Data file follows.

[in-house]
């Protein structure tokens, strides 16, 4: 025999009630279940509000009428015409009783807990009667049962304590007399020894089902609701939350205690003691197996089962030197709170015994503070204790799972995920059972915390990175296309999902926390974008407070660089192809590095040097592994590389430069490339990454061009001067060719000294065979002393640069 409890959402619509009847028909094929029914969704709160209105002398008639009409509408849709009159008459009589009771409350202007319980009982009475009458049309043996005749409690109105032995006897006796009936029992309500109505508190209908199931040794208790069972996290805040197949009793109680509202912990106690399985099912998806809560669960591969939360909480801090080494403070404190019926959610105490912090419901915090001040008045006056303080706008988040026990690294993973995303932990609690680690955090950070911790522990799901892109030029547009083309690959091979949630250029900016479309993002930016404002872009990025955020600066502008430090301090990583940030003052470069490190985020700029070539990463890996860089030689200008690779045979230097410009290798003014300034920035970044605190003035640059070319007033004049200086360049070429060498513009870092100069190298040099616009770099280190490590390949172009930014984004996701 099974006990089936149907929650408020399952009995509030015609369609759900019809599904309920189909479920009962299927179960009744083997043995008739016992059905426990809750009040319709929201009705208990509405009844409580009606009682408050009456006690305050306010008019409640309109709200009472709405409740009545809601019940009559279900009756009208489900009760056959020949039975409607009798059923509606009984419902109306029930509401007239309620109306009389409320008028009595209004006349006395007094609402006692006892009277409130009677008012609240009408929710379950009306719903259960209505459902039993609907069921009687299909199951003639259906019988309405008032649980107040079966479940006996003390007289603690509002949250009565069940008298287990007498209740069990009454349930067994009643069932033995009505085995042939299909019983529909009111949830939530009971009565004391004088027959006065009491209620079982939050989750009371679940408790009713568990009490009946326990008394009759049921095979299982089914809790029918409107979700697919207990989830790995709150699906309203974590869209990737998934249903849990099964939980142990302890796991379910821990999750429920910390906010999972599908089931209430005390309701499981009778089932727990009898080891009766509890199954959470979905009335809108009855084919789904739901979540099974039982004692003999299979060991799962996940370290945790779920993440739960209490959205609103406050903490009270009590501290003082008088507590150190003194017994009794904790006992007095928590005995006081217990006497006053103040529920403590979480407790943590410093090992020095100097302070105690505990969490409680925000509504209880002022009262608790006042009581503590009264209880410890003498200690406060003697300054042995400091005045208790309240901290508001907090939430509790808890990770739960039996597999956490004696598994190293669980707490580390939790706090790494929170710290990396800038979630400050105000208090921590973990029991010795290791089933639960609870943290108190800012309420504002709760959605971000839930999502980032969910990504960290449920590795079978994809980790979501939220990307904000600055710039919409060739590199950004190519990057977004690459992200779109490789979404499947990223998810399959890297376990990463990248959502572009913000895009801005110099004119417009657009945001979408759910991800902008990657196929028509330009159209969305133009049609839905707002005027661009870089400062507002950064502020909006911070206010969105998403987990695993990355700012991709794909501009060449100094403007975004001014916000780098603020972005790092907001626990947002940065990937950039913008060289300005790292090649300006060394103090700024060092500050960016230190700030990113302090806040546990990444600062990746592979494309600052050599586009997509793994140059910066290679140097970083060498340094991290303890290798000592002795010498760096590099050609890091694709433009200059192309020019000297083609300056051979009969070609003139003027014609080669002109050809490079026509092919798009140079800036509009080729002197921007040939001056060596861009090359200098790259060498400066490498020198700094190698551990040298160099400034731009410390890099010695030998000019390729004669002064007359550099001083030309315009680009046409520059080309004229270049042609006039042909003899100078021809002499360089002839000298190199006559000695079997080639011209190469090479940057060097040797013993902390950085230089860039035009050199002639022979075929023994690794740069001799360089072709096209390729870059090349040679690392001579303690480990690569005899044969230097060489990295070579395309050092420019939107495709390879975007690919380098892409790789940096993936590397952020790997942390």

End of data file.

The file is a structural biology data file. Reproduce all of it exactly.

[in-house]
């Protein structure tokens, strides 16, 4: 025999009630279940509000009428015409009783807990009667049962304590007399020894089902609701939350205690003691197996089962030197709170015994503070204790799972995920059972915390990175296309999902926390974008407070660089192809590095040097592994590389430069490339990454061009001067060719000294065979002393640069 409890959402619509009847028909094929029914969704709160209105002398008639009409509408849709009159008459009589009771409350202007319980009982009475009458049309043996005749409690109105032995006897006796009936029992309500109505508190209908199931040794208790069972996290805040197949009793109680509202912990106690399985099912998806809560669960591969939360909480801090080494403070404190019926959610105490912090419901915090001040008045006056303080706008988040026990690294993973995303932990609690680690955090950070911790522990799901892109030029547009083309690959091979949630250029900016479309993002930016404002872009990025955020600066502008430090301090990583940030003052470069490190985020700029070539990463890996860089030689200008690779045979230097410009290798003014300034920035970044605190003035640059070319007033004049200086360049070429060498513009870092100069190298040099616009770099280190490590390949172009930014984004996701 099974006990089936149907929650408020399952009995509030015609369609759900019809599904309920189909479920009962299927179960009744083997043995008739016992059905426990809750009040319709929201009705208990509405009844409580009606009682408050009456006690305050306010008019409640309109709200009472709405409740009545809601019940009559279900009756009208489900009760056959020949039975409607009798059923509606009984419902109306029930509401007239309620109306009389409320008028009595209004006349006395007094609402006692006892009277409130009677008012609240009408929710379950009306719903259960209505459902039993609907069921009687299909199951003639259906019988309405008032649980107040079966479940006996003390007289603690509002949250009565069940008298287990007498209740069990009454349930067994009643069932033995009505085995042939299909019983529909009111949830939530009971009565004391004088027959006065009491209620079982939050989750009371679940408790009713568990009490009946326990008394009759049921095979299982089914809790029918409107979700697919207990989830790995709150699906309203974590869209990737998934249903849990099964939980142990302890796991379910821990999750429920910390906010999972599908089931209430005390309701499981009778089932727990009898080891009766509890199954959470979905009335809108009855084919789904739901979540099974039982004692003999299979060991799962996940370290945790779920993440739960209490959205609103406050903490009270009590501290003082008088507590150190003194017994009794904790006992007095928590005995006081217990006497006053103040529920403590979480407790943590410093090992020095100097302070105690505990969490409680925000509504209880002022009262608790006042009581503590009264209880410890003498200690406060003697300054042995400091005045208790309240901290508001907090939430509790808890990770739960039996597999956490004696598994190293669980707490580390939790706090790494929170710290990396800038979630400050105000208090921590973990029991010795290791089933639960609870943290108190800012309420504002709760959605971000839930999502980032969910990504960290449920590795079978994809980790979501939220990307904000600055710039919409060739590199950004190519990057977004690459992200779109490789979404499947990223998810399959890297376990990463990248959502572009913000895009801005110099004119417009657009945001979408759910991800902008990657196929028509330009159209969305133009049609839905707002005027661009870089400062507002950064502020909006911070206010969105998403987990695993990355700012991709794909501009060449100094403007975004001014916000780098603020972005790092907001626990947002940065990937950039913008060289300005790292090649300006060394103090700024060092500050960016230190700030990113302090806040546990990444600062990746592979494309600052050599586009997509793994140059910066290679140097970083060498340094991290303890290798000592002795010498760096590099050609890091694709433009200059192309020019000297083609300056051979009969070609003139003027014609080669002109050809490079026509092919798009140079800036509009080729002197921007040939001056060596861009090359200098790259060498400066490498020198700094190698551990040298160099400034731009410390890099010695030998000019390729004669002064007359550099001083030309315009680009046409520059080309004229270049042609006039042909003899100078021809002499360089002839000298190199006559000695079997080639011209190469090479940057060097040797013993902390950085230089860039035009050199002639022979075929023994690794740069001799360089072709096209390729870059090349040679690392001579303690480990690569005899044969230097060489990295070579395309050092420019939107495709390879975007690919380098892409790789940096993936590397952020790997942390």